The manufacturers don’t show the quantities of ingredients on packets of homeopathic products; they show dilutions in a special code. This is because the high dilutions ensure the product will actually contain no active ingredients! The duck liver dilution in Oscillococcinum is written as 200C. This means the mixture has undergone a sequence of two hundred “C” dilutions. Each “C” dilution is a process where a mixture is diluted by 1:100 and then shaken exactly one hundred times. So a 1C mixture is one hundred times weaker than the original; a 2C dilution is ten thousand times weaker, and so on. Note that each dilution must be followed by exactly one hundred shakes performed in exactly the right way. This makes no sense.
Modern homeopaths cannot deny that their potions are too dilute to contain anything but water, and so they have made the claim that water “remembers” their initial ingredients, and behaves in the healing process as if those chemicals were still there. This claim is wishful thinking that has no basis in scientific study.
Does it matter? Firstly, there are more homeopathic remedies around than you might think. Often they are freely available on pharmacy shelves, and unless you are aware of labelling codes, you may not know that you are paying “top dollar” for seductively packaged sugar pills or water. Secondly, there is the danger that seriously ill people will use homeopathic remedies instead of effective prescription medicine. Although current laws generally allow ineffective potions and pills to be sold in chemists and health food shops around Australia, the authorities recently acted on notification from the Australian Skeptics to ban sales of homeopathic potions that claimed to be 200C vaccines against the deadly meningococcal disease and hepatitis B.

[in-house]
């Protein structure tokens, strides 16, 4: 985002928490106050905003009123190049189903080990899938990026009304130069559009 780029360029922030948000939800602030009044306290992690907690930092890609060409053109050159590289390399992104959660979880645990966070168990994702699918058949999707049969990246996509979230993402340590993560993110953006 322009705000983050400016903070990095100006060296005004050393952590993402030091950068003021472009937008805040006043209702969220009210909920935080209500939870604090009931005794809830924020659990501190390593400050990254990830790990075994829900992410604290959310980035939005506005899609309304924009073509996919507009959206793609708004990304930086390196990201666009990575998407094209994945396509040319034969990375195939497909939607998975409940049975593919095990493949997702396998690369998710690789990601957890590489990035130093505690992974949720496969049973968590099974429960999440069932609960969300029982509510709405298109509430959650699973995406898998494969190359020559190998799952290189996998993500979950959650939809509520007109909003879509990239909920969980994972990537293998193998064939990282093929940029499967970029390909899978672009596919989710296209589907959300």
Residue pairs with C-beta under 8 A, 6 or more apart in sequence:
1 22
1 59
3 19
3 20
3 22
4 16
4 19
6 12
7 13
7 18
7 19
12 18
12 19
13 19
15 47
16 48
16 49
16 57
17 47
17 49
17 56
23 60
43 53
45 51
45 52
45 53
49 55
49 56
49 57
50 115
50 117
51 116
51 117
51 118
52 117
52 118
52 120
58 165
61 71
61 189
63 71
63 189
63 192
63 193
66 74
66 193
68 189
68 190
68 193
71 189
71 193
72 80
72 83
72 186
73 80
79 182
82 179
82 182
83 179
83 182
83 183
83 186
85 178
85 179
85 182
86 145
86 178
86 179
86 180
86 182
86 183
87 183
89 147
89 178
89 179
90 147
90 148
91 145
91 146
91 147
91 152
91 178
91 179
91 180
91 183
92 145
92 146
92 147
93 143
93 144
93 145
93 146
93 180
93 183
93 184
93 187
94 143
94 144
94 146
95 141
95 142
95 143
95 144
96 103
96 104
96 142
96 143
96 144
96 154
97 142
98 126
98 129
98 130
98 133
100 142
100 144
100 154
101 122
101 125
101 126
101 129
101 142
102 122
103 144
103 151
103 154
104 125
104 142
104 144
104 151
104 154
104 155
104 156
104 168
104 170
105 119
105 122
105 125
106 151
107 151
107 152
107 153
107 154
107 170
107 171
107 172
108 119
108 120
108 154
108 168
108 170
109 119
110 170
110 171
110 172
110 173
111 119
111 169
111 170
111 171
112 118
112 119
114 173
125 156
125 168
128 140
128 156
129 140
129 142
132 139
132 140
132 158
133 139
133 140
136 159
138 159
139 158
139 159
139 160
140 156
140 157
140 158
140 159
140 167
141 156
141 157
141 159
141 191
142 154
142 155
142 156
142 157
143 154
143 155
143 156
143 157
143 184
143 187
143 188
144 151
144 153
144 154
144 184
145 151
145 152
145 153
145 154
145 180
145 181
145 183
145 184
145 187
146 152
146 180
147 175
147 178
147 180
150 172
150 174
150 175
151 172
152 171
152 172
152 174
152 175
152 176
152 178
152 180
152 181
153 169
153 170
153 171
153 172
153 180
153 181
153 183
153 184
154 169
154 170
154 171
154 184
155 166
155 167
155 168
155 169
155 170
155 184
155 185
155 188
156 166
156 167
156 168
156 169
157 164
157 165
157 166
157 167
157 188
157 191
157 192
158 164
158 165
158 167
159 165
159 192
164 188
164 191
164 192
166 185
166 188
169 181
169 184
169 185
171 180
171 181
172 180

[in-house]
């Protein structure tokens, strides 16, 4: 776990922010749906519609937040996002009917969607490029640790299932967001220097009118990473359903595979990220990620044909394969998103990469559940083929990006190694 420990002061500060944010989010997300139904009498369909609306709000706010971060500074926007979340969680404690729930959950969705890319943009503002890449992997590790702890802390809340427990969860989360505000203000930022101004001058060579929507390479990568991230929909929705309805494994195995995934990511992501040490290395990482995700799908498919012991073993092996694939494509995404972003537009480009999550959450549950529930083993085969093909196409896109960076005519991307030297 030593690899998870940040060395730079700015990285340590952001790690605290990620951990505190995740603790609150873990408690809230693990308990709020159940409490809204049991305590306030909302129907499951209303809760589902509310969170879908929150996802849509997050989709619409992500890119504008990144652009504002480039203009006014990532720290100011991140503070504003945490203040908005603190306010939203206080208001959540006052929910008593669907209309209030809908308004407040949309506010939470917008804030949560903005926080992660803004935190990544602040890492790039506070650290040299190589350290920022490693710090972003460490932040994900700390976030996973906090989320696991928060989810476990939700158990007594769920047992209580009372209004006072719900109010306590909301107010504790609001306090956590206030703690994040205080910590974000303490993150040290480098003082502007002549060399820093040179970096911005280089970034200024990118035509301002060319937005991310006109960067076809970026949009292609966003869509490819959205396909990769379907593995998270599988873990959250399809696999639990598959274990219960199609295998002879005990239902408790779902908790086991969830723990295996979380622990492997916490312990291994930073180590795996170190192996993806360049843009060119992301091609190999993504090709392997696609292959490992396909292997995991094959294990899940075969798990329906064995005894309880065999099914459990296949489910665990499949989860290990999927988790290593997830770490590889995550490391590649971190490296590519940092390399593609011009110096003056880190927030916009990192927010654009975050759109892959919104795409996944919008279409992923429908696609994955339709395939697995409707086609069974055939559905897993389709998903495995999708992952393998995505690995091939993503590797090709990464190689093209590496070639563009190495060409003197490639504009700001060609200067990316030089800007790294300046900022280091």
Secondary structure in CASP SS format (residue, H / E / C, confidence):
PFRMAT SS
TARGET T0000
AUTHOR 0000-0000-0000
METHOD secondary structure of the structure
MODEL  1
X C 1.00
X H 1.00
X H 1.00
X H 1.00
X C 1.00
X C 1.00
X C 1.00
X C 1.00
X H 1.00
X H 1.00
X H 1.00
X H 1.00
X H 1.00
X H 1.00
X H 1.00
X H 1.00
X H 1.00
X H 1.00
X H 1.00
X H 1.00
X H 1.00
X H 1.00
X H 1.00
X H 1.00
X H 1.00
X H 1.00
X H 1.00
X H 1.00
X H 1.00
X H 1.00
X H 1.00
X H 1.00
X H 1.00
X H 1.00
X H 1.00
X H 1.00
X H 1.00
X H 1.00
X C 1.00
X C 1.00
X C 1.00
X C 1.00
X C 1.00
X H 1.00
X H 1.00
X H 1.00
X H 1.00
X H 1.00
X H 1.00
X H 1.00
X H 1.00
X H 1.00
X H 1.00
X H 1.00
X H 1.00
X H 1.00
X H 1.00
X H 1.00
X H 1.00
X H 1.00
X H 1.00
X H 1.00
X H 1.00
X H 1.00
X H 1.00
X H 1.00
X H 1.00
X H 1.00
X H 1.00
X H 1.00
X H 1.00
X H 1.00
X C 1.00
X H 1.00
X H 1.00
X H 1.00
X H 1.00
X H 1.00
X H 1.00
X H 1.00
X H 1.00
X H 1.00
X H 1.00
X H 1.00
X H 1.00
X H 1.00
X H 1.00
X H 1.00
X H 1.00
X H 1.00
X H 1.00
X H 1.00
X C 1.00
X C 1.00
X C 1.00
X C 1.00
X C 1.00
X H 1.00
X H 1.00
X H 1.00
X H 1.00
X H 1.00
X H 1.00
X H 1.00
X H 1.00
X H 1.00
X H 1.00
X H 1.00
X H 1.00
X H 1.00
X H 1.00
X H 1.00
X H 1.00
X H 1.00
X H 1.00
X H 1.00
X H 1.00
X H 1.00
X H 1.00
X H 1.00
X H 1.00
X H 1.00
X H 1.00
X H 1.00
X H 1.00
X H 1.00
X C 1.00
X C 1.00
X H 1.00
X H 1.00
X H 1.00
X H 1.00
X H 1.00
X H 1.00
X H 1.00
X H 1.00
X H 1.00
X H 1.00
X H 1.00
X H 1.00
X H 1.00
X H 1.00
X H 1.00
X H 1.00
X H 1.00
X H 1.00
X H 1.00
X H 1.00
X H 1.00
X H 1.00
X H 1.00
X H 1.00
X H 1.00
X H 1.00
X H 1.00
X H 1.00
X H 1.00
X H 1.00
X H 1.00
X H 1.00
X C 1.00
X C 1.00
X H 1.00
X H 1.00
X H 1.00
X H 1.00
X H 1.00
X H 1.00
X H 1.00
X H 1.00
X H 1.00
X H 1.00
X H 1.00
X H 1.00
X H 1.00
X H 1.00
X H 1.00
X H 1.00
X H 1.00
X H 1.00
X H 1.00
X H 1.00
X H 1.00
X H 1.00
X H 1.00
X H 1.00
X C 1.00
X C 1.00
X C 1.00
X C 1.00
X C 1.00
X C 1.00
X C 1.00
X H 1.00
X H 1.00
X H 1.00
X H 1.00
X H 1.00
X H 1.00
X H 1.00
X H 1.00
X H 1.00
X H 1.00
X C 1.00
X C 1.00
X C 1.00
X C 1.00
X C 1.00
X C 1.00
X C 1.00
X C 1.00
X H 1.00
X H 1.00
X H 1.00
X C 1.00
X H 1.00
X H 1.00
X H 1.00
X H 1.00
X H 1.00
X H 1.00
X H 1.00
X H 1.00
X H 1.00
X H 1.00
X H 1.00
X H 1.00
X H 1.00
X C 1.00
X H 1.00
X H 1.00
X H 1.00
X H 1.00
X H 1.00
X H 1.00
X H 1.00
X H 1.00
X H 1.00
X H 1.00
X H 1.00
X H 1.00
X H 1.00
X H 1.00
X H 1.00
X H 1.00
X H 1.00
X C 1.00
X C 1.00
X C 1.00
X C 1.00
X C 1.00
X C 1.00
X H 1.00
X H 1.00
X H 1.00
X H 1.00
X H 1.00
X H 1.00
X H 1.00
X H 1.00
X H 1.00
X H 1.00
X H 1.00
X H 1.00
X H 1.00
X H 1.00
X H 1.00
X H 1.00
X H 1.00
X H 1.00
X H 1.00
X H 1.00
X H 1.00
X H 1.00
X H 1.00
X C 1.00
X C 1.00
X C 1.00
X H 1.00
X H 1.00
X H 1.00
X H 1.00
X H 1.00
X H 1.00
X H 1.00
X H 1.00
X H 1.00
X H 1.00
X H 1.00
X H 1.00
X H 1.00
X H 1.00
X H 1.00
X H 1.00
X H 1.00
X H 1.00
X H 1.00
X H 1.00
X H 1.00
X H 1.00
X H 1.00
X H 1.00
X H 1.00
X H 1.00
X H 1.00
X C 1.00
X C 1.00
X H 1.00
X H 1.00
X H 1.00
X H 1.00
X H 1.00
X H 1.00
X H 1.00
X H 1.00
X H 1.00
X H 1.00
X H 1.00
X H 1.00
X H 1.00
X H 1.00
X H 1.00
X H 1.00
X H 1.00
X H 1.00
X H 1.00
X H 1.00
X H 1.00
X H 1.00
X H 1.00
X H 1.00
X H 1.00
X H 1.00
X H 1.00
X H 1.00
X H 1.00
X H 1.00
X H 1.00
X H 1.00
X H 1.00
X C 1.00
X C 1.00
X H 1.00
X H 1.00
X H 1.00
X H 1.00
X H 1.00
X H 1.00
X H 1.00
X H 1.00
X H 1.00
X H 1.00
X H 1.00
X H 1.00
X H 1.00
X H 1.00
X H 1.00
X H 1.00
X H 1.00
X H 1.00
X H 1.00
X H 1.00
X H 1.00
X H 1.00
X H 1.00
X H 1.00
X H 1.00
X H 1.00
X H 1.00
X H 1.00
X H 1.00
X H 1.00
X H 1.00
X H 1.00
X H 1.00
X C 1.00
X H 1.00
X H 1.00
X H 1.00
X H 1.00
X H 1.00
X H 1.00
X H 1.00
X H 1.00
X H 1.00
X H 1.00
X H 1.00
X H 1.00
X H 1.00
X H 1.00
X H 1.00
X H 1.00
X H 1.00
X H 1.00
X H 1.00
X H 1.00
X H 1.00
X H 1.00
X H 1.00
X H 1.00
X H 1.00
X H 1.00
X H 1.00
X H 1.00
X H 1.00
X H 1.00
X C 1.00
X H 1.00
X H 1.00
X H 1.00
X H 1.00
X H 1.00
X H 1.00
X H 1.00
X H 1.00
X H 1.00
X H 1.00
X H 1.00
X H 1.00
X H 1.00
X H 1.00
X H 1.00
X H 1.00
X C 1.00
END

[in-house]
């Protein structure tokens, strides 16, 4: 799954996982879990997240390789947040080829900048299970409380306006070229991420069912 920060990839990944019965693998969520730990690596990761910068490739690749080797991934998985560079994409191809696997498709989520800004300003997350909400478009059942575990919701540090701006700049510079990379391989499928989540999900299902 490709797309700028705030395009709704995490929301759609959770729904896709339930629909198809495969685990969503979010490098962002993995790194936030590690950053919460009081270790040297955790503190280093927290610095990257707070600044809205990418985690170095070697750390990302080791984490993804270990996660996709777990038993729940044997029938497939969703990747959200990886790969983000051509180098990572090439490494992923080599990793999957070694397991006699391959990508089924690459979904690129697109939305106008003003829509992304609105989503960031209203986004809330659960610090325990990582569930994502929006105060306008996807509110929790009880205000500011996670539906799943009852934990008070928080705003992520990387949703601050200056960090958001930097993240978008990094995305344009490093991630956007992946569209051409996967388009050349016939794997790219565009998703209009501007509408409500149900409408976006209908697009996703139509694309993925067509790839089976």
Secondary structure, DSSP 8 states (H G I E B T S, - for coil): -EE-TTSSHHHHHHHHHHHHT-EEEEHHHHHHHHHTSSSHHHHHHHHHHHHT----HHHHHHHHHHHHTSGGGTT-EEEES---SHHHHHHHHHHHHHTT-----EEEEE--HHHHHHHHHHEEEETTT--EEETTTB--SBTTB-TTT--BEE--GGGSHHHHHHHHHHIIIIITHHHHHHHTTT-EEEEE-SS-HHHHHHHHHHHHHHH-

Things to consider
- If homeopathic ingredients are too dilute to be detected, then how can we be sure the pills contain the ingredients listed on the packets? How could we even know that the ingredients were used to make the remedies? During the recent PAN Pharmaceuticals case, incorrect quantities of ingredients were at the heart of the recall.
- If the labels fell off two bottles of homeopathic pills, how could you work out which was which?
- A single homeopathic potion is often claimed to contain the same ingredient twice, at two different dilutions, providing two different effects. Is this possible?
- How can homeopaths ensure that the water for their potions remembers their special ingredients and none of the other chemicals it has come into contact with before or during their production process?
For more information regarding homeopathy
- http://www.skeptics.com.au/features/press/050510homeopathy.htm Press Release!
- http://www.HomeoWatch.org Guide to Homeopathy
- http://www.ACAHF.org.au The Australian Council Against Health Fraud
- http://www.skeptics.com.au The Australian Skeptics
- “The Twenty Million Dollar Duck” ref “U.S. News & World Report” (February 17, 1997)
See also the two-part BBC ‘Horizon‘ documentary: “Homeopathy: The Test” http://www.bbc.co.uk/science/horizon/2002/homeopathy.shtml